Exhaust fumes: more harmful consequences for women than for men


  • Air pollution is characterized by a range of gases and particles suspended in the air. Their concentration depends on emissions and weather conditions.
  • This air pollution can cause heart disease, asthma attacks or even lung cancer.

Cardiovascular diseases, allergies, asthma attacks, lung or skin cancer… Air pollution can have serious health consequences. In particular, the combustion of fuels emitted by cars can cause major damage. A team of Canadian researchers has observed that the effects of inhaling diesel exhaust fumes are more severe in women than in men. Their results were presented at the last international congress of the European Respiratory Society in Barcelona (Spain).

Healthy non-smoking volunteers

The research was conducted by the team of Professor Neeloffer Mookherjee from the University of Manitoba and Professor Chris Carlsten from the University of British Columbia (Canada). The two teams recruited five healthy non-smoking women and five men. As part of the study, the volunteers breathed air containing diesel exhaust at three different concentrations: 20, 50 and 150 micrograms of particulate matter (PM2.5) per cubic metre. A four-week break was taken between each exposure.

During their presentation, the scientists stated that the annual limit value for PM2.5 within the European Union is 25 micrograms per cubic metre. However, they pointed out that higher peaks are very common in many cities.

With each inhalation, the researchers took a blood sample from all participants. They then analyzed their plasma using liquid chromatography-mass spectrometry, an analysis technology. The aim was to identify changes in the levels of various proteins after exposure to diesel exhaust in women and men.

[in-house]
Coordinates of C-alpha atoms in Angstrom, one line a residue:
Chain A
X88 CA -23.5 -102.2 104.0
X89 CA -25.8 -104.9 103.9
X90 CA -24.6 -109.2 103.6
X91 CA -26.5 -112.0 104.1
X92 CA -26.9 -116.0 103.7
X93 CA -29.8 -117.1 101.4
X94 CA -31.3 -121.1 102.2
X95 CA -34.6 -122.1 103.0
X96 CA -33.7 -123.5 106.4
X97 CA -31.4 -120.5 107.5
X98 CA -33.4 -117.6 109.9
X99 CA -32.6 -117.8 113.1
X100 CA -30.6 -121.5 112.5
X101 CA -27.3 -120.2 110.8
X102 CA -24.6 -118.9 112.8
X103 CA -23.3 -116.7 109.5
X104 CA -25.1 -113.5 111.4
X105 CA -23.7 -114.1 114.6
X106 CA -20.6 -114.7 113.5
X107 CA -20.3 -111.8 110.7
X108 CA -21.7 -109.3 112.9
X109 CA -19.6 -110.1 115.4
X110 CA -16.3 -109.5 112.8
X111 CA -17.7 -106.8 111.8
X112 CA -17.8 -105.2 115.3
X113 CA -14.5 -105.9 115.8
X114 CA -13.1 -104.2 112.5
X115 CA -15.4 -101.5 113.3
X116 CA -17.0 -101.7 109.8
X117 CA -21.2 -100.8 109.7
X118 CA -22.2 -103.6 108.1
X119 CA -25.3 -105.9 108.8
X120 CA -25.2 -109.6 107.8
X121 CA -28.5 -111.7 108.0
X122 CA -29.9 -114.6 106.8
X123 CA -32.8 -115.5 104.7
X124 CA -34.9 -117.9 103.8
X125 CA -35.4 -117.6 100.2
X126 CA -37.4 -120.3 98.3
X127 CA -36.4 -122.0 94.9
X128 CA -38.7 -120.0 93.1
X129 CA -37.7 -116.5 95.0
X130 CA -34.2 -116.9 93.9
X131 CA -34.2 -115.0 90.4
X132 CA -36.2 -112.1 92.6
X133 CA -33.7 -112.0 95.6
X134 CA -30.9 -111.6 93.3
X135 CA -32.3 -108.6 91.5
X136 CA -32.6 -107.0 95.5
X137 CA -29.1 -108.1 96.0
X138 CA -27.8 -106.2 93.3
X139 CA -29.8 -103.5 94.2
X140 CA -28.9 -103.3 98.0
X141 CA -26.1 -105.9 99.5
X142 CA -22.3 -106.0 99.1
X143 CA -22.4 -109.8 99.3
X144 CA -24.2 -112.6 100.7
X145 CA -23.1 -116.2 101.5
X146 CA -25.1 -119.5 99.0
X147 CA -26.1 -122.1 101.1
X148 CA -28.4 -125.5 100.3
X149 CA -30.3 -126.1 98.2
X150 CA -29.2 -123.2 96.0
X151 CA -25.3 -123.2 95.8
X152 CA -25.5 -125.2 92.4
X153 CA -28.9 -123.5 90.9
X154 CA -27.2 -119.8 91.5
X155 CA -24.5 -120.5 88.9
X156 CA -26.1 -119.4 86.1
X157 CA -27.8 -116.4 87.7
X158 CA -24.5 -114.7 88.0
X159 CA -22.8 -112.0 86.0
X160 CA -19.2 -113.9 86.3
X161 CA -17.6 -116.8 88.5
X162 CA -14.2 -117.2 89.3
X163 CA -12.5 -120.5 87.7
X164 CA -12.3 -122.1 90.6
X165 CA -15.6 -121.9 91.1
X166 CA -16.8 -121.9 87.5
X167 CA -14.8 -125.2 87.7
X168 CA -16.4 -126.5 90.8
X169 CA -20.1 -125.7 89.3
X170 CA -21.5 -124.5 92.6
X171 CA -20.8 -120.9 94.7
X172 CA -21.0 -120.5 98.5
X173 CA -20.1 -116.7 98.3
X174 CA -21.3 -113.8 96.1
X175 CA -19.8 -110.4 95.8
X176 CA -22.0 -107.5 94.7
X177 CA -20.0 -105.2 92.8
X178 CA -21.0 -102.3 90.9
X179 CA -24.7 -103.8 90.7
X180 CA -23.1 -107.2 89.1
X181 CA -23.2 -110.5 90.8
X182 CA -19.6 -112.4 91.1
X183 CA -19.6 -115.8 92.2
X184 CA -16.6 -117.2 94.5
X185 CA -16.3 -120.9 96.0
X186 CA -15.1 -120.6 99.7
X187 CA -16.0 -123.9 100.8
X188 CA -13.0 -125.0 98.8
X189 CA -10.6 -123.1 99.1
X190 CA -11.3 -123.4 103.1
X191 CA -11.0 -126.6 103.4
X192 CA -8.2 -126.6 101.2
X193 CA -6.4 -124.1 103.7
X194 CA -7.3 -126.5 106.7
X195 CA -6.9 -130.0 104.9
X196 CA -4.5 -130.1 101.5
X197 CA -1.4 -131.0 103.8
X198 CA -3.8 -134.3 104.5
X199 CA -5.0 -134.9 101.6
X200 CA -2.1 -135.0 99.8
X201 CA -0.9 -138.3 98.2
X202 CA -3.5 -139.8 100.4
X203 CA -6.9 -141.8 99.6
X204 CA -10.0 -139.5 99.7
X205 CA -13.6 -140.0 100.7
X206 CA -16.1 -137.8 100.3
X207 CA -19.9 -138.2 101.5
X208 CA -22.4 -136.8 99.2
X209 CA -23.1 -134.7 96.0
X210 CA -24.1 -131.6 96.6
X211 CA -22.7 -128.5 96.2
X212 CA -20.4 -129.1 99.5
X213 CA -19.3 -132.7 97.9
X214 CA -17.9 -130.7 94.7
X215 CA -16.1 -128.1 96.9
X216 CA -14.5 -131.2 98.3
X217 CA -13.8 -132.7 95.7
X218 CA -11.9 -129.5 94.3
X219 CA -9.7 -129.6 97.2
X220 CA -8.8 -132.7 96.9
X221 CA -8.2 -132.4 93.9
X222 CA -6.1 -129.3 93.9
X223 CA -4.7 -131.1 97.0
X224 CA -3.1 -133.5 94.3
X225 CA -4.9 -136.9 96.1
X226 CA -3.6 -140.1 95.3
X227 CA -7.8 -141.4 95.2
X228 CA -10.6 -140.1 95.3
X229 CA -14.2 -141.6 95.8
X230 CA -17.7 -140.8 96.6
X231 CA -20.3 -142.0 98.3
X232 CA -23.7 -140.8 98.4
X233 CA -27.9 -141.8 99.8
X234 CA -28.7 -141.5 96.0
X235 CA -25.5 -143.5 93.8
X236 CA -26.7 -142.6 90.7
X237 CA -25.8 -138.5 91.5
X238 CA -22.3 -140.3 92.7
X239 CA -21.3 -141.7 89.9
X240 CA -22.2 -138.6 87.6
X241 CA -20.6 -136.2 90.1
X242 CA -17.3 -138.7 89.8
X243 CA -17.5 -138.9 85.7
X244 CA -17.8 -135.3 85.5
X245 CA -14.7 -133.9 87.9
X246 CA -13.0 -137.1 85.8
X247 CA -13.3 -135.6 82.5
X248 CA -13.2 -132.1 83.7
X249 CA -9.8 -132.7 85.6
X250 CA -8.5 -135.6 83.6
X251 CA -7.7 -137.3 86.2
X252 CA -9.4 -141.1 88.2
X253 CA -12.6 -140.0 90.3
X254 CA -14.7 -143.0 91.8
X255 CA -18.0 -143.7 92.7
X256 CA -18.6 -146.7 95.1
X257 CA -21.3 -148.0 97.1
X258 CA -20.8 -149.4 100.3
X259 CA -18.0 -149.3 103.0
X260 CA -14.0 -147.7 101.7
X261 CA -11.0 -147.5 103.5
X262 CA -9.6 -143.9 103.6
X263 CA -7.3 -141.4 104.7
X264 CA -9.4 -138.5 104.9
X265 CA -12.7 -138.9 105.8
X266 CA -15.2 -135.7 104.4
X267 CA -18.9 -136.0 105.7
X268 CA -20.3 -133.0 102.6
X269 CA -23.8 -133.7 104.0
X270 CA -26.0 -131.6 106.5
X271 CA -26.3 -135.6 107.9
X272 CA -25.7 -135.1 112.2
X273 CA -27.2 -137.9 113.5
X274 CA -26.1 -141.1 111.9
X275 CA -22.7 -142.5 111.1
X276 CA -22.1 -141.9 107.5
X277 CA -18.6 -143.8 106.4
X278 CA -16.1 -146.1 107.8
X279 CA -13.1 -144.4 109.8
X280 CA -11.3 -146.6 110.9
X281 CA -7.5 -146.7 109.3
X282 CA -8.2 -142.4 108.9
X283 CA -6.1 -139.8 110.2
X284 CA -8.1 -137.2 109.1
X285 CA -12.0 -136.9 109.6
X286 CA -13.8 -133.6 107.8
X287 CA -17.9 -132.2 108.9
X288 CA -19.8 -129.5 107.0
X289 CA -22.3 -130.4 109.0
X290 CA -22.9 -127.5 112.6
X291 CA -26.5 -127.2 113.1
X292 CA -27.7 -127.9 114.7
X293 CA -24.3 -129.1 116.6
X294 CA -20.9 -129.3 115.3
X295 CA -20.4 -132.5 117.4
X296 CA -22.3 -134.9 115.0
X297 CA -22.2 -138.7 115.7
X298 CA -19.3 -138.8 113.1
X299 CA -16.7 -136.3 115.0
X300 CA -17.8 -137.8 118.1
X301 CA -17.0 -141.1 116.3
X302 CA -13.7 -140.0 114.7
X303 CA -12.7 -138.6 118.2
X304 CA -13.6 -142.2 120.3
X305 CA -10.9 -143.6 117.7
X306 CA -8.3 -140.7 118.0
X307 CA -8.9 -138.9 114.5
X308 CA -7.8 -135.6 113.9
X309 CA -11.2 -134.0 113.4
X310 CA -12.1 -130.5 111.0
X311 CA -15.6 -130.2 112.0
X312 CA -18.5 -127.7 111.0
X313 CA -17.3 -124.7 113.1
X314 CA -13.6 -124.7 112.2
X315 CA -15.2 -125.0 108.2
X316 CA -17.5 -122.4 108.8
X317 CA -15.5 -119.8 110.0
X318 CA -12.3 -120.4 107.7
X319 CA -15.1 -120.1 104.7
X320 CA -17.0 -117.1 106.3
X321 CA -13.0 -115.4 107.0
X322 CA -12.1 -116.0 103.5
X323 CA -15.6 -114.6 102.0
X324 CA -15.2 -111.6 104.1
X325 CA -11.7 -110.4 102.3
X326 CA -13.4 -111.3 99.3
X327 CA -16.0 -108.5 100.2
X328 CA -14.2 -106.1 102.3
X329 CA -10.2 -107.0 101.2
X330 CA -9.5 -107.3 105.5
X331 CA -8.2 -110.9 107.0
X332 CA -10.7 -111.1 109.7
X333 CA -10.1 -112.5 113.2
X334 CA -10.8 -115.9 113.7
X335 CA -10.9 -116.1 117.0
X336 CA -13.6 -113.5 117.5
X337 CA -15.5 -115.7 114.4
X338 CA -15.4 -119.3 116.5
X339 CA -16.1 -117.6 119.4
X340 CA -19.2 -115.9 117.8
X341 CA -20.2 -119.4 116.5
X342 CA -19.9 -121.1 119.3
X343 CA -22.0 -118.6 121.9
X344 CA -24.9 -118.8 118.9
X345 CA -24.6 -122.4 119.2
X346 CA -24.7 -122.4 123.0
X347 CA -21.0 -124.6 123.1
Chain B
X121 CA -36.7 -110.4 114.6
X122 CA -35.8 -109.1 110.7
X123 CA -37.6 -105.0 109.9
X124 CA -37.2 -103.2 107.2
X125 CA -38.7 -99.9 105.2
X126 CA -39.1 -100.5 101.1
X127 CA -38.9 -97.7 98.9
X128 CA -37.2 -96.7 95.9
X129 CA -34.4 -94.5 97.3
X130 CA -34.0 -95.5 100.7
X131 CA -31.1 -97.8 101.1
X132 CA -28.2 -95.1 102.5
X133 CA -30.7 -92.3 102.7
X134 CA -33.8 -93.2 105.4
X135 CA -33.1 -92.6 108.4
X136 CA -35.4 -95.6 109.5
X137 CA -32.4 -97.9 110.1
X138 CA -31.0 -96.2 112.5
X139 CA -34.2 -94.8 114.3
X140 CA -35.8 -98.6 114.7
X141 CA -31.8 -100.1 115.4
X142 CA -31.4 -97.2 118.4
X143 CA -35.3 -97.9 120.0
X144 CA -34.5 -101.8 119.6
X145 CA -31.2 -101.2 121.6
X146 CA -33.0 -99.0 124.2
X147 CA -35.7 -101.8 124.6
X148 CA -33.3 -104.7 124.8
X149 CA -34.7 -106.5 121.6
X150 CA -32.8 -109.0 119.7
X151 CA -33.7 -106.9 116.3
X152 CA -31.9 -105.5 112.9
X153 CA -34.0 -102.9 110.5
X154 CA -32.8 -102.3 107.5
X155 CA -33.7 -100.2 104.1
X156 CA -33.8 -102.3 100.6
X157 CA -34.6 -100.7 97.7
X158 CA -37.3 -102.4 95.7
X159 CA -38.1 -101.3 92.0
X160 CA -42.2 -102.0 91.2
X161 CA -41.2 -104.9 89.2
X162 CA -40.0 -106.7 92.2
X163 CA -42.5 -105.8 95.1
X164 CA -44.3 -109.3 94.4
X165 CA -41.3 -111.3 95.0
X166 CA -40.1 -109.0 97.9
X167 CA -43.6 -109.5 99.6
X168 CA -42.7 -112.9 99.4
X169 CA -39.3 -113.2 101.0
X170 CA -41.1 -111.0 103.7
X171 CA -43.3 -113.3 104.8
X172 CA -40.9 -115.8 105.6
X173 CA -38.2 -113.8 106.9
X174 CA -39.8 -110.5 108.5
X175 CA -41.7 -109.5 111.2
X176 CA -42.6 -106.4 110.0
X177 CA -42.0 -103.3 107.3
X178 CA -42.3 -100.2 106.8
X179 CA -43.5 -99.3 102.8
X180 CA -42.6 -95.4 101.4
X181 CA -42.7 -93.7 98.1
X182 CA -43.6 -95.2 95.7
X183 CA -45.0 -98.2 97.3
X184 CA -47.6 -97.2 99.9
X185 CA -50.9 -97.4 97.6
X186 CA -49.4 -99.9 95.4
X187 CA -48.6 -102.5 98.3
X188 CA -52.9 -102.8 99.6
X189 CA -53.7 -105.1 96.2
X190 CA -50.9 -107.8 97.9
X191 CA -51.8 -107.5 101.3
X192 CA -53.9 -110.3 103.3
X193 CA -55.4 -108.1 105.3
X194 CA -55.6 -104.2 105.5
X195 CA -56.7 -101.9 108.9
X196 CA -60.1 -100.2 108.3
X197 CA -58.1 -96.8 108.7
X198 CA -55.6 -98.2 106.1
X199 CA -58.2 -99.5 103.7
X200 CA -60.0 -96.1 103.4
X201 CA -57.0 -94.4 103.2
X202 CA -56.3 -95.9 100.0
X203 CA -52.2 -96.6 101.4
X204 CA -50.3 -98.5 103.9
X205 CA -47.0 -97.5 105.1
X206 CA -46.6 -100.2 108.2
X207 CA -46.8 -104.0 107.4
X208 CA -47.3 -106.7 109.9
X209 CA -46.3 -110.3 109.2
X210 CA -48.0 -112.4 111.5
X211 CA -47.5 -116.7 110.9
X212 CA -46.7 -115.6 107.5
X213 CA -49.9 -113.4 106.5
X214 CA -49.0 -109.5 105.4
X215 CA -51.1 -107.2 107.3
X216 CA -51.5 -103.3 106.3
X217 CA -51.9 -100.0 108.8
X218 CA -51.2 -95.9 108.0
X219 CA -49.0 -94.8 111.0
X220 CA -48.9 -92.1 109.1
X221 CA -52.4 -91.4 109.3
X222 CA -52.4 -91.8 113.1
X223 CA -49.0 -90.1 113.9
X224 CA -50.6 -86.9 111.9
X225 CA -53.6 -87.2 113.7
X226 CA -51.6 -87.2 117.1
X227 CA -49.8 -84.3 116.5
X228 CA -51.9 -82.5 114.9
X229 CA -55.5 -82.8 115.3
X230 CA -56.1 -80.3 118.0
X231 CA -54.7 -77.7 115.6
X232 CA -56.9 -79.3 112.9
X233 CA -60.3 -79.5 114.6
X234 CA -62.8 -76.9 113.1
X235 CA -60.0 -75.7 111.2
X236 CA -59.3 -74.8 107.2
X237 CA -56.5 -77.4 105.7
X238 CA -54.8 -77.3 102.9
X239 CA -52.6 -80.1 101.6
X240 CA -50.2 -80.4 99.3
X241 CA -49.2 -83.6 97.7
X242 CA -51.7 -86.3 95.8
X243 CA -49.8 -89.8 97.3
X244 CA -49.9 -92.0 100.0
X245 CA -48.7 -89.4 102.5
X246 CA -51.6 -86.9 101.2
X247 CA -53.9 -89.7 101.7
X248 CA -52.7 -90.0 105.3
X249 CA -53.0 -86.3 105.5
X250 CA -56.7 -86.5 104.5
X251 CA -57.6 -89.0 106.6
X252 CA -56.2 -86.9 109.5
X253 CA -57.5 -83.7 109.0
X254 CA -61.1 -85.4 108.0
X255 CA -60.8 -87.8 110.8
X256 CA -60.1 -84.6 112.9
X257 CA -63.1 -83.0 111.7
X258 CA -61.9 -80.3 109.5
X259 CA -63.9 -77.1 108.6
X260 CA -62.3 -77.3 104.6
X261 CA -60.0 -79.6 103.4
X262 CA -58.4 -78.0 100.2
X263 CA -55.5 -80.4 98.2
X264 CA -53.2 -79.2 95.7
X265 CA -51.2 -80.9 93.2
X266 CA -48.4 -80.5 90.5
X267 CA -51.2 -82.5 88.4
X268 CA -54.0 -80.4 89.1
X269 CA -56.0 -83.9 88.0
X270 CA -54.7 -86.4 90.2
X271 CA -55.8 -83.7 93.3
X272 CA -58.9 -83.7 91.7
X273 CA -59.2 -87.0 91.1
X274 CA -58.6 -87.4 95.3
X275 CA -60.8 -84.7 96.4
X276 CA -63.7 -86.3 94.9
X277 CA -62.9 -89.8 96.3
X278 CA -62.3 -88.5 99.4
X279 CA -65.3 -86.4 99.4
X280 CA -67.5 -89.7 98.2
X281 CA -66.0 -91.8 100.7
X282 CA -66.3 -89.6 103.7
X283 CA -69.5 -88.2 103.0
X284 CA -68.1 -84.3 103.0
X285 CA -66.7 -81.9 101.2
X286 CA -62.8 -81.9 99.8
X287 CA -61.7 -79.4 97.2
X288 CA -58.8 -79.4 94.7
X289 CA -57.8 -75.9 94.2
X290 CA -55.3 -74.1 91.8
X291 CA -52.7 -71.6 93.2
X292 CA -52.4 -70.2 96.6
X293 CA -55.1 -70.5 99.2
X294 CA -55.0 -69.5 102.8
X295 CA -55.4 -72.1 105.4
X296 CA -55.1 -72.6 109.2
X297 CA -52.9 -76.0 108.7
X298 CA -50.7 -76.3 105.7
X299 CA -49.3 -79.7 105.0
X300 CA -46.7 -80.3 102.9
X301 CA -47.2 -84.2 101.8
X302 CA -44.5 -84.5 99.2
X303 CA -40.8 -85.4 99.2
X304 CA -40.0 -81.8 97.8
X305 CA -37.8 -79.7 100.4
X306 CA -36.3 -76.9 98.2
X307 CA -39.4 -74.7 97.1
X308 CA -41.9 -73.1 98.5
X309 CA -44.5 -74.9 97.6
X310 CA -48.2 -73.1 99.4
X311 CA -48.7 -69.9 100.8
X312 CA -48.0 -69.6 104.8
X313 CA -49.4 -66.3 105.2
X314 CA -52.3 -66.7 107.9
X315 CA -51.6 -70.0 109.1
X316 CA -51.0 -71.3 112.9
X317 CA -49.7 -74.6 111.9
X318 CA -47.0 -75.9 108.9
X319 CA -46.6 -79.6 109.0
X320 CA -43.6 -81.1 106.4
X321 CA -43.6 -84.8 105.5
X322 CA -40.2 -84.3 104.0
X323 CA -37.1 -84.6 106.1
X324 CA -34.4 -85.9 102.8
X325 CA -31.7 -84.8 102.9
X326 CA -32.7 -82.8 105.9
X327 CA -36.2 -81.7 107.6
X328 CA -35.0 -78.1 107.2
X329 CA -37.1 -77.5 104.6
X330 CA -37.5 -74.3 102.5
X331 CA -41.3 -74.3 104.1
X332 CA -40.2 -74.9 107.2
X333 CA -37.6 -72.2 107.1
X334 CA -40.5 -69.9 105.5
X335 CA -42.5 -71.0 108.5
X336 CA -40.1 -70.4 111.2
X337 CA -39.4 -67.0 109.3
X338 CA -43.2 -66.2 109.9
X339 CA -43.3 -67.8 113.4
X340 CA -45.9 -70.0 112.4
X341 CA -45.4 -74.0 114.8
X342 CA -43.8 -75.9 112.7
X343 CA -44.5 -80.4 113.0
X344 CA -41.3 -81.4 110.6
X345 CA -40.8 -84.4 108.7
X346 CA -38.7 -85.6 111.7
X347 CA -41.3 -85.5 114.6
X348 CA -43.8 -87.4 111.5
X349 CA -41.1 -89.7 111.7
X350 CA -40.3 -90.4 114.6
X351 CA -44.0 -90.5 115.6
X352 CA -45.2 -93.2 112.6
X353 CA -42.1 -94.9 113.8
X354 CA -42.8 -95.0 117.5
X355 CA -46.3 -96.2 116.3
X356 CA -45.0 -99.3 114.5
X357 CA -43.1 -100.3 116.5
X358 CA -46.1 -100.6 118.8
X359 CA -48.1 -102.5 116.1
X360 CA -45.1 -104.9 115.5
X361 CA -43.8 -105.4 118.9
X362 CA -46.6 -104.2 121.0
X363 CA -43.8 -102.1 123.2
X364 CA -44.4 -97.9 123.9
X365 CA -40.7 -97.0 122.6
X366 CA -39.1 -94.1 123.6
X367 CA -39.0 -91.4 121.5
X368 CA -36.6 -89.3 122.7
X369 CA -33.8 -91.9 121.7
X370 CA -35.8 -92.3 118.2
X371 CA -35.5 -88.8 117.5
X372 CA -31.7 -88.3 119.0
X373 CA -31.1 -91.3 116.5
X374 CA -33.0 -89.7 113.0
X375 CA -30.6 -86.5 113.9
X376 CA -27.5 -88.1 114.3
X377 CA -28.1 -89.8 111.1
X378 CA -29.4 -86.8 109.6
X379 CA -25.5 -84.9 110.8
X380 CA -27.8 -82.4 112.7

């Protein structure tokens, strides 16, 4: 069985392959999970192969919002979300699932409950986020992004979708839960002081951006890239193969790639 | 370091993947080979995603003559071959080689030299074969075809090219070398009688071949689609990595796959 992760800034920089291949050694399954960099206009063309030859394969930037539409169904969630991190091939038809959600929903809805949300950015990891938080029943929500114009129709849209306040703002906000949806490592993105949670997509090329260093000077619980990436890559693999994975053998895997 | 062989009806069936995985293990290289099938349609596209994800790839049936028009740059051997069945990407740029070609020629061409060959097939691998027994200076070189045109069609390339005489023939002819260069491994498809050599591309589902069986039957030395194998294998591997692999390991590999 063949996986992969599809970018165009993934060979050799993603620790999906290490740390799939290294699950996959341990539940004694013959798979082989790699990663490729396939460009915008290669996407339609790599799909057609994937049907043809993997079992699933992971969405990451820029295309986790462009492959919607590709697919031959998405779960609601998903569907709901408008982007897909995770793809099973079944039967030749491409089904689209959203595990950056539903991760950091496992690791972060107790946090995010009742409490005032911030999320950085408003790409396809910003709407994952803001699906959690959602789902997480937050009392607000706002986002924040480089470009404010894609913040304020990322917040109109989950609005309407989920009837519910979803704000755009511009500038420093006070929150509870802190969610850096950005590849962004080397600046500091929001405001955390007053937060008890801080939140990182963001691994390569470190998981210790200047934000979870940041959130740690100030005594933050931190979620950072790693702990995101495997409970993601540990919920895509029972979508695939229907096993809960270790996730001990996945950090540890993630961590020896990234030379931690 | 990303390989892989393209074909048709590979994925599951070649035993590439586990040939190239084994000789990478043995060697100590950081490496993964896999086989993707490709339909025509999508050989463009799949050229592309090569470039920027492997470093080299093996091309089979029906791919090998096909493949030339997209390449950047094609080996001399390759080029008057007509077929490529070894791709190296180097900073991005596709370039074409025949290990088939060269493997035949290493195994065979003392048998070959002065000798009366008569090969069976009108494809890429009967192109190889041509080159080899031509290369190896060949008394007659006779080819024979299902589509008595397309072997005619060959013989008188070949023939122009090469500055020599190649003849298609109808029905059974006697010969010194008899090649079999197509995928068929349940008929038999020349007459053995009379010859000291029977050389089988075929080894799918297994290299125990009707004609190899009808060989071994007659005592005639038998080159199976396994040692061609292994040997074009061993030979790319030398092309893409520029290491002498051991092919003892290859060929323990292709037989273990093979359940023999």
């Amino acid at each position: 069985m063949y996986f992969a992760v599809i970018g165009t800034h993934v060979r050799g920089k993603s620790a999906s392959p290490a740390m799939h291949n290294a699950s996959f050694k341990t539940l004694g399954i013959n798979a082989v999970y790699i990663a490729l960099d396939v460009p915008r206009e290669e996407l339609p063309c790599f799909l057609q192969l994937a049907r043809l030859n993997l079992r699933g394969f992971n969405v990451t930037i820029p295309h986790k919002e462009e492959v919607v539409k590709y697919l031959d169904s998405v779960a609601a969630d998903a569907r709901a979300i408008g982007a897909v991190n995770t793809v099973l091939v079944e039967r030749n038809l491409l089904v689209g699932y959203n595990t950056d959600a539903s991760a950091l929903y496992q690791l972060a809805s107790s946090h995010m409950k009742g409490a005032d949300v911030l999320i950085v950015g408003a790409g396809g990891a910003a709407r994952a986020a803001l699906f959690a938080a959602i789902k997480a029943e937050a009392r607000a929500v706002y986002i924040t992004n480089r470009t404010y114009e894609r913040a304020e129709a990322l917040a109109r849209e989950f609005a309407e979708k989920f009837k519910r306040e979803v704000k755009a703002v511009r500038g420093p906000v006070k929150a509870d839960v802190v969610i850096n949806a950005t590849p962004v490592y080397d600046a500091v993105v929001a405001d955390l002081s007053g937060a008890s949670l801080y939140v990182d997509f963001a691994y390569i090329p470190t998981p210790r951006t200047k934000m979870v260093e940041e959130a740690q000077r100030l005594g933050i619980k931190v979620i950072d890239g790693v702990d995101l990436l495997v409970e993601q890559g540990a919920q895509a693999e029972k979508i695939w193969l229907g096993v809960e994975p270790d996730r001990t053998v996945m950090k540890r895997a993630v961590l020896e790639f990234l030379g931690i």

Women at higher risk of respiratory disease

Results: The levels of 90 proteins were different between female participants and male subjects. In particular, scientists have identified changes in blood components that are linked to cardiovascular disease and inflammation. Air pollution could therefore impact our immune response to chronic diseases.

“These are preliminary results, but they show that exposure to diesel engine exhaust has different effects on the bodies of women and men, which could indicate that air pollution is more dangerous for women than for men. underlined Professor Neeloffer Mookherjee. And he adds: “This is important because respiratory diseases like asthma are known to affect women and men differently. Men are more likely to have severe asthma that does not respond to treatment. Therefore, we need to know a lot more about how women and men respond to air pollution and what this means for the prevention, diagnosis and treatment of respiratory diseases.”

In the future, researchers plan to expand the study of serum protein functions to better understand their role in the differences between female and male immune responses.

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